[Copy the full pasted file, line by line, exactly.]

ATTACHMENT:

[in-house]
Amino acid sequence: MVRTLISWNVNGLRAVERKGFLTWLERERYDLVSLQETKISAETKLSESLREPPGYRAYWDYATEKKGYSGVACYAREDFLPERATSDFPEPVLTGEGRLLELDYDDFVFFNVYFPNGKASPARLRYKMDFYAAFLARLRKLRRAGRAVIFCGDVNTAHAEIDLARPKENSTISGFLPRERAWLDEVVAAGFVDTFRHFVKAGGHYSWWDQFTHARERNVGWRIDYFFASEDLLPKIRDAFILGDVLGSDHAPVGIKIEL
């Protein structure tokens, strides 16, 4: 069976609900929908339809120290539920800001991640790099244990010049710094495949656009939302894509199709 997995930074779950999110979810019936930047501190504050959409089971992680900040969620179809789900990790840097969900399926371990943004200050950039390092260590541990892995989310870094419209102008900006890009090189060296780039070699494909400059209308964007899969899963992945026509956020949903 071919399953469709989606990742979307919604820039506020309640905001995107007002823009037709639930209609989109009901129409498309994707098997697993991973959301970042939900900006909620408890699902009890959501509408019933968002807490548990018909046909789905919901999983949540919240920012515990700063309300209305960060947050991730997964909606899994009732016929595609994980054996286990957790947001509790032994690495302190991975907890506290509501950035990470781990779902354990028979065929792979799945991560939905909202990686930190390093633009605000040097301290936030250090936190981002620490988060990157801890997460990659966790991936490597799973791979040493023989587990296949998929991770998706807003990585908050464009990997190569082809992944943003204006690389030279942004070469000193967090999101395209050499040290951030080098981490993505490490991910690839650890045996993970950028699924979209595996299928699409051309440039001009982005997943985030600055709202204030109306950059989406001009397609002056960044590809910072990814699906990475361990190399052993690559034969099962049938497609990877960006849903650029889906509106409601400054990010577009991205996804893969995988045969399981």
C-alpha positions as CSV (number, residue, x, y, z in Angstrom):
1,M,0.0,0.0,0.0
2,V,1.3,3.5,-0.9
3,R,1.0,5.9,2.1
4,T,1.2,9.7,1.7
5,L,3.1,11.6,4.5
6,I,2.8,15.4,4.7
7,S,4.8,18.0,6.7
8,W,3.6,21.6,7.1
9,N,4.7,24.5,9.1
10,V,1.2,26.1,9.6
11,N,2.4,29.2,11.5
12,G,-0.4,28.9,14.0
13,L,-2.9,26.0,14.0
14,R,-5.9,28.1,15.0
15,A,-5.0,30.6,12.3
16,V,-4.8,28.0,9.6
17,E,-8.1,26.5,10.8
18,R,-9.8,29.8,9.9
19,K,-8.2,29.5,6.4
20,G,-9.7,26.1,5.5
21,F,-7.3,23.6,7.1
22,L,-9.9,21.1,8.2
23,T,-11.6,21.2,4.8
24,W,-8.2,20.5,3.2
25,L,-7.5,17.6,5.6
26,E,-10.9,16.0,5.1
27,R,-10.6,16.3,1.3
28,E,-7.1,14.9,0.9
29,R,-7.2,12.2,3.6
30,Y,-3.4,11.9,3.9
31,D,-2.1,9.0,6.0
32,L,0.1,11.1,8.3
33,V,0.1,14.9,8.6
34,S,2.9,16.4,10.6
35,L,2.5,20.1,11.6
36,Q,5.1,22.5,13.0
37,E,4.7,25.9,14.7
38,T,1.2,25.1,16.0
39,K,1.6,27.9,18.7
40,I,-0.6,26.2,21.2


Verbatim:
[in-house]
Amino acid sequence: MVRTLISWNVNGLRAVERKGFLTWLERERYDLVSLQETKISAETKLSESLREPPGYRAYWDYATEKKGYSGVACYAREDFLPERATSDFPEPVLTGEGRLLELDYDDFVFFNVYFPNGKASPARLRYKMDFYAAFLARLRKLRRAGRAVIFCGDVNTAHAEIDLARPKENSTISGFLPRERAWLDEVVAAGFVDTFRHFVKAGGHYSWWDQFTHARERNVGWRIDYFFASEDLLPKIRDAFILGDVLGSDHAPVGIKIEL
């Protein structure tokens, strides 16, 4: 069976609900929908339809120290539920800001991640790099244990010049710094495949656009939302894509199709 997995930074779950999110979810019936930047501190504050959409089971992680900040969620179809789900990790840097969900399926371990943004200050950039390092260590541990892995989310870094419209102008900006890009090189060296780039070699494909400059209308964007899969899963992945026509956020949903 071919399953469709989606990742979307919604820039506020309640905001995107007002823009037709639930209609989109009901129409498309994707098997697993991973959301970042939900900006909620408890699902009890959501509408019933968002807490548990018909046909789905919901999983949540919240920012515990700063309300209305960060947050991730997964909606899994009732016929595609994980054996286990957790947001509790032994690495302190991975907890506290509501950035990470781990779902354990028979065929792979799945991560939905909202990686930190390093633009605000040097301290936030250090936190981002620490988060990157801890997460990659966790991936490597799973791979040493023989587990296949998929991770998706807003990585908050464009990997190569082809992944943003204006690389030279942004070469000193967090999101395209050499040290951030080098981490993505490490991910690839650890045996993970950028699924979209595996299928699409051309440039001009982005997943985030600055709202204030109306950059989406001009397609002056960044590809910072990814699906990475361990190399052993690559034969099962049938497609990877960006849903650029889906509106409601400054990010577009991205996804893969995988045969399981």
C-alpha positions as CSV (number, residue, x, y, z in Angstrom):
1,M,0.0,0.0,0.0
2,V,1.3,3.5,-0.9
3,R,1.0,5.9,2.1
4,T,1.2,9.7,1.7
5,L,3.1,11.6,4.5
6,I,2.8,15.4,4.7
7,S,4.8,18.0,6.7
8,W,3.6,21.6,7.1
9,N,4.7,24.5,9.1
10,V,1.2,26.1,9.6
11,N,2.4,29.2,11.5
12,G,-0.4,28.9,14.0
13,L,-2.9,26.0,14.0
14,R,-5.9,28.1,15.0
15,A,-5.0,30.6,12.3
16,V,-4.8,28.0,9.6
17,E,-8.1,26.5,10.8
18,R,-9.8,29.8,9.9
19,K,-8.2,29.5,6.4
20,G,-9.7,26.1,5.5
21,F,-7.3,23.6,7.1
22,L,-9.9,21.1,8.2
23,T,-11.6,21.2,4.8
24,W,-8.2,20.5,3.2
25,L,-7.5,17.6,5.6
26,E,-10.9,16.0,5.1
27,R,-10.6,16.3,1.3
28,E,-7.1,14.9,0.9
29,R,-7.2,12.2,3.6
30,Y,-3.4,11.9,3.9
31,D,-2.1,9.0,6.0
32,L,0.1,11.1,8.3
33,V,0.1,14.9,8.6
34,S,2.9,16.4,10.6
35,L,2.5,20.1,11.6
36,Q,5.1,22.5,13.0
37,E,4.7,25.9,14.7
38,T,1.2,25.1,16.0
39,K,1.6,27.9,18.7
40,I,-0.6,26.2,21.2